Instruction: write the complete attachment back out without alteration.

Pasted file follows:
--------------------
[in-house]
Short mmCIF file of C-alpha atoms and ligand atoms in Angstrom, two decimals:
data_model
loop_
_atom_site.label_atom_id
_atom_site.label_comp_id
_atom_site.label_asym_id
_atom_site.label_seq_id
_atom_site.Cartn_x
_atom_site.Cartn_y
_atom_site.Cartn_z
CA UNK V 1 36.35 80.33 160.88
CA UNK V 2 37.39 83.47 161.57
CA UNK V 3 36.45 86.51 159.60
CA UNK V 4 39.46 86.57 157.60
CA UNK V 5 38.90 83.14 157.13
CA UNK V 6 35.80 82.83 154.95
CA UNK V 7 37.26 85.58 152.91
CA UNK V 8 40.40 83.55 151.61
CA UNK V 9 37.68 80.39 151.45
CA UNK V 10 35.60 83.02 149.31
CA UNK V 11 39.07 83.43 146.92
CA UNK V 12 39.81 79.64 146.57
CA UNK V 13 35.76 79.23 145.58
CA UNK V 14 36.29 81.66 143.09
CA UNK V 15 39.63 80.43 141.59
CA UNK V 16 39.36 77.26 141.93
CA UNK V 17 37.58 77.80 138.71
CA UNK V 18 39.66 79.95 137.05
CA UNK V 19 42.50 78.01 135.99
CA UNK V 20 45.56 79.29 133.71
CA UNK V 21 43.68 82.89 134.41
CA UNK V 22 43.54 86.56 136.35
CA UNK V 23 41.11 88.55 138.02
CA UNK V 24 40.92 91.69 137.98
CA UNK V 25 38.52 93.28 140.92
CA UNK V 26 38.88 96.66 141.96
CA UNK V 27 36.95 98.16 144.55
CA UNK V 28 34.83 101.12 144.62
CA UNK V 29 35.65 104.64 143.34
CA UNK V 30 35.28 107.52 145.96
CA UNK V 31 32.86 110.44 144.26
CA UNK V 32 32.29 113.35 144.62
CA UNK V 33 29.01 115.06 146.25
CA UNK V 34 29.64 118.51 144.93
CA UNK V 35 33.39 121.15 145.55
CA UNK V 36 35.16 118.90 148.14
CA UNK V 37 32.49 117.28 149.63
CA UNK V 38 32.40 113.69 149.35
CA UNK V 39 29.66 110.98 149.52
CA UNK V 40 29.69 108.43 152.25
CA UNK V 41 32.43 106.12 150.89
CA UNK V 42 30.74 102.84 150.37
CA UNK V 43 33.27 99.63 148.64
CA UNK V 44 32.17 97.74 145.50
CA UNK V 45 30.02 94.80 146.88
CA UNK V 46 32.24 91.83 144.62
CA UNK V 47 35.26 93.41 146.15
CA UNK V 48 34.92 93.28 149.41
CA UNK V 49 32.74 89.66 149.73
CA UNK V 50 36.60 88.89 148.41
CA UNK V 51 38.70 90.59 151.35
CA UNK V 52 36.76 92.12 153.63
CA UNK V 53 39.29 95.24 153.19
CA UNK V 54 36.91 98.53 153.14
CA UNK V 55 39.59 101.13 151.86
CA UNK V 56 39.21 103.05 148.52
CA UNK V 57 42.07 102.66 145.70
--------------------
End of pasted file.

[in-house]
Short mmCIF file of C-alpha atoms and ligand atoms in Angstrom, two decimals:
data_model
loop_
_atom_site.label_atom_id
_atom_site.label_comp_id
_atom_site.label_asym_id
_atom_site.label_seq_id
_atom_site.Cartn_x
_atom_site.Cartn_y
_atom_site.Cartn_z
CA UNK V 1 36.35 80.33 160.88
CA UNK V 2 37.39 83.47 161.57
CA UNK V 3 36.45 86.51 159.60
CA UNK V 4 39.46 86.57 157.60
CA UNK V 5 38.90 83.14 157.13
CA UNK V 6 35.80 82.83 154.95
CA UNK V 7 37.26 85.58 152.91
CA UNK V 8 40.40 83.55 151.61
CA UNK V 9 37.68 80.39 151.45
CA UNK V 10 35.60 83.02 149.31
CA UNK V 11 39.07 83.43 146.92
CA UNK V 12 39.81 79.64 146.57
CA UNK V 13 35.76 79.23 145.58
CA UNK V 14 36.29 81.66 143.09
CA UNK V 15 39.63 80.43 141.59
CA UNK V 16 39.36 77.26 141.93
CA UNK V 17 37.58 77.80 138.71
CA UNK V 18 39.66 79.95 137.05
CA UNK V 19 42.50 78.01 135.99
CA UNK V 20 45.56 79.29 133.71
CA UNK V 21 43.68 82.89 134.41
CA UNK V 22 43.54 86.56 136.35
CA UNK V 23 41.11 88.55 138.02
CA UNK V 24 40.92 91.69 137.98
CA UNK V 25 38.52 93.28 140.92
CA UNK V 26 38.88 96.66 141.96
CA UNK V 27 36.95 98.16 144.55
CA UNK V 28 34.83 101.12 144.62
CA UNK V 29 35.65 104.64 143.34
CA UNK V 30 35.28 107.52 145.96
CA UNK V 31 32.86 110.44 144.26
CA UNK V 32 32.29 113.35 144.62
CA UNK V 33 29.01 115.06 146.25
CA UNK V 34 29.64 118.51 144.93
CA UNK V 35 33.39 121.15 145.55
CA UNK V 36 35.16 118.90 148.14
CA UNK V 37 32.49 117.28 149.63
CA UNK V 38 32.40 113.69 149.35
CA UNK V 39 29.66 110.98 149.52
CA UNK V 40 29.69 108.43 152.25
CA UNK V 41 32.43 106.12 150.89
CA UNK V 42 30.74 102.84 150.37
CA UNK V 43 33.27 99.63 148.64
CA UNK V 44 32.17 97.74 145.50
CA UNK V 45 30.02 94.80 146.88
CA UNK V 46 32.24 91.83 144.62
CA UNK V 47 35.26 93.41 146.15
CA UNK V 48 34.92 93.28 149.41
CA UNK V 49 32.74 89.66 149.73
CA UNK V 50 36.60 88.89 148.41
CA UNK V 51 38.70 90.59 151.35
CA UNK V 52 36.76 92.12 153.63
CA UNK V 53 39.29 95.24 153.19
CA UNK V 54 36.91 98.53 153.14
CA UNK V 55 39.59 101.13 151.86
CA UNK V 56 39.21 103.05 148.52
CA UNK V 57 42.07 102.66 145.70